I don’t know how it works in other countries, but in Morocco, you can only visit the graveyards between certain times. That is starting on Thursday late afternoon until Friday noon. There is even a superstitious belief that if you go early in the evening on Thursday, the spirits step out of their graves. I would not know as we only visit during the Friday mornings before breakfast. It would not be safe otherwise.
I had not visited his grave since several years now, and as we stepped out of our car, I noticed how many additional ones were built. We all were concerned with how to find his grave amongst all the other ones.
My father was a simple man in life, and he insisted that we would ensure his grave would be white and of stone, like most of the people who pass away unnoticed in Morocco. He was never a man who attached importance to material wealth, at least not during the end of his life.
So we walk on our path between the weeds, between children who are desperate for money in exchange for cleaning the graveyard when people visit their lost loved ones. My mother has a weakness and is quickly overwhelmed by the poverty surrounding her. So as she gives some coins to a few, a whole swarm of other children came.
I became frustrated as I considered this time sacred and I was gathering courage for months to see him.
Thinking about what I would say to him. Wondering whether he would be proud of the woman I am today.
These children took that moment away from me as we had no peace of mind when we finally found his grave. The only thing I managed to do is to show my son where his grandfather was buried, and explain to him that his spirit is within us. Always and forever. He planted a flower on his grave and told him how much he loved him.
Goes without saying that I could not keep it dry despite my anger at the children who took away my moment with the man I miss deeply in this life.
We went back to the car, and my mother was still trying to send away the children who were asking for money. She never wants to hurt anyone’s feelings. The problem though is if you give people one finger, they will take your entire body!
And these children don’t know any better than to stick around the graveyards and wait for visitors to try and get some money. The money they desperately need for their families to survive. It is a sad reality, and unfortunately, it is their reality.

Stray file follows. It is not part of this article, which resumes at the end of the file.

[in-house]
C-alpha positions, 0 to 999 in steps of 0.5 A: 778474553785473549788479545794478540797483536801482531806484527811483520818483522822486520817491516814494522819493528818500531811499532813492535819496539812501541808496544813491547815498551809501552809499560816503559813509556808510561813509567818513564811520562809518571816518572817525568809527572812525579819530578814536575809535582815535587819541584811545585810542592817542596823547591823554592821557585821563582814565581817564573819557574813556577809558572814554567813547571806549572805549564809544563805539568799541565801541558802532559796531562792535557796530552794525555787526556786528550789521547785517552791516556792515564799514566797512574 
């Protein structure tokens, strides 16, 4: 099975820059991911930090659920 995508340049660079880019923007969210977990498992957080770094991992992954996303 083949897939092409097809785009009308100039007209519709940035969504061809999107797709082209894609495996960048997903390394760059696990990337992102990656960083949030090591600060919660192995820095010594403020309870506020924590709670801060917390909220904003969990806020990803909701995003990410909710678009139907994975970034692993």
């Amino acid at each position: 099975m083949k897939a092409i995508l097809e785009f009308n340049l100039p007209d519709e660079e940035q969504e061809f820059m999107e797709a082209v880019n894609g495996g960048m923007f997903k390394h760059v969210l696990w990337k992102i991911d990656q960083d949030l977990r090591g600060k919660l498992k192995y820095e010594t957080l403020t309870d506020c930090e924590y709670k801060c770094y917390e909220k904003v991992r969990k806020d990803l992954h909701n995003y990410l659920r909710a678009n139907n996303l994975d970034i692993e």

But this moment was meant for my father, whom I only see once every two years, and me. And they took that moment away from me without shame or remorse. I was fed up, and in a very assertive and polite way, I gave the “stop messing with Nadja look” and uttered some words.
They left as we were driving away leaving my father behind in a labyrinth of graveyards. We had breakfast, and I remained quite despite my mother asking a million times if I was ok. I was afraid to speak and hurt her feelings, so I kept everything cropped up inside.
Part of me was mad at her as well for allowing these children to ruin my precious and brief moment with my father. It was only the next day I was able to communicate in a non-hurtful way how I felt and why I was upset, without putting the blame on her or anyone else.
When we communicate our feelings without blaming the other, that’s when we connect at a profound level. That’s when we cultivate connections of pure love and authenticity.
Being grateful for all that life offers, right now
I managed to feel grateful for the brief moment spent with my father.
I managed to be grateful for the flower my son planted.
I managed to be grateful for walking away from the graveyard knowing I am still alive.
I am grateful I get to wake up and make a difference in this world.
I am grateful for the few, but authentic and deep connections I have in my life.
I am grateful I am now able to communicate from a place of serenity.
I am grateful for the ability to forgive others and let go.
I am grateful for a roof on top of my head and for food on my table.
I am grateful I am able to provide for my son. Despite my anger, I feel pain for those children who live in a reality that should not be theirs.
Visiting my father and connecting for a brief moment with him made me realize the abundance and gratitude life offers, every single day when we wake up.
In four years since he passed, the graveyard doubled in size. What does that tell us?
It tells us we will all drop dead one day, no matter our titles, status, identity or level of importance. We are all mortal human beings. Human beings whom every day get a chance at life.
Some in the most excruciating circumstances and others who seem to have it all.
Be conscious of your mortality. Be grateful for all that you take for granted. Be loving to your loved ones.
What I regret most is how many times I just wanted to hug my father and tell him how much I loved him. Pride and ego got in the way.
I forgave myself, and I tell the people I love that I love them, as much as I can and no matter what they feel or say. The love within me shines throughout. And I am beyond blessed to see my son leading by example and is expressive beyond limits already at the age of five.
Thank you for reading my stories written from the heart. Stories to inspire you and live while you are still alive. Stories to encourage you to connect with each other beyond the superficial.